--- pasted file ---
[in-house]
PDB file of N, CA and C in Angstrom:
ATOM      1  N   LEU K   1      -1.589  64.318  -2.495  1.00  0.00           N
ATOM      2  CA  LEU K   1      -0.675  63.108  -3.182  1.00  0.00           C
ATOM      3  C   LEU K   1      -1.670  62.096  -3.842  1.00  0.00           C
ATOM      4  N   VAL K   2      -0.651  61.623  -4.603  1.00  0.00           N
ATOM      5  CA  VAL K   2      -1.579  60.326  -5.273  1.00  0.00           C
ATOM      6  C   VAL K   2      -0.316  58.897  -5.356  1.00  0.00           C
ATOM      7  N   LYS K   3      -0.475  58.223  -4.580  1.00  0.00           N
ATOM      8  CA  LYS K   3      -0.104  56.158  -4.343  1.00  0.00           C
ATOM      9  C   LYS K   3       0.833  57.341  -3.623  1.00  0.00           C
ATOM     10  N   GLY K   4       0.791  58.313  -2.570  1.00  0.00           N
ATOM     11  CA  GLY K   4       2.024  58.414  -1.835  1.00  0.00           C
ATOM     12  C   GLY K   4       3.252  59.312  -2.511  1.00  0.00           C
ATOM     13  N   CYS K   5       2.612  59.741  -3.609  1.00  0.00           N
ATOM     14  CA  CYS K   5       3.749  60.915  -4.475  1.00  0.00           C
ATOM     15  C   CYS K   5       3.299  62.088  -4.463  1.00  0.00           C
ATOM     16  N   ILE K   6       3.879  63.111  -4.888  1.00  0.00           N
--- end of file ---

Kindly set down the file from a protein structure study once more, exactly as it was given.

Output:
[in-house]
PDB file of N, CA and C in Angstrom:
ATOM      1  N   LEU K   1      -1.589  64.318  -2.495  1.00  0.00           N
ATOM      2  CA  LEU K   1      -0.675  63.108  -3.182  1.00  0.00           C
ATOM      3  C   LEU K   1      -1.670  62.096  -3.842  1.00  0.00           C
ATOM      4  N   VAL K   2      -0.651  61.623  -4.603  1.00  0.00           N
ATOM      5  CA  VAL K   2      -1.579  60.326  -5.273  1.00  0.00           C
ATOM      6  C   VAL K   2      -0.316  58.897  -5.356  1.00  0.00           C
ATOM      7  N   LYS K   3      -0.475  58.223  -4.580  1.00  0.00           N
ATOM      8  CA  LYS K   3      -0.104  56.158  -4.343  1.00  0.00           C
ATOM      9  C   LYS K   3       0.833  57.341  -3.623  1.00  0.00           C
ATOM     10  N   GLY K   4       0.791  58.313  -2.570  1.00  0.00           N
ATOM     11  CA  GLY K   4       2.024  58.414  -1.835  1.00  0.00           C
ATOM     12  C   GLY K   4       3.252  59.312  -2.511  1.00  0.00           C
ATOM     13  N   CYS K   5       2.612  59.741  -3.609  1.00  0.00           N
ATOM     14  CA  CYS K   5       3.749  60.915  -4.475  1.00  0.00           C
ATOM     15  C   CYS K   5       3.299  62.088  -4.463  1.00  0.00           C
ATOM     16  N   ILE K   6       3.879  63.111  -4.888  1.00  0.00           N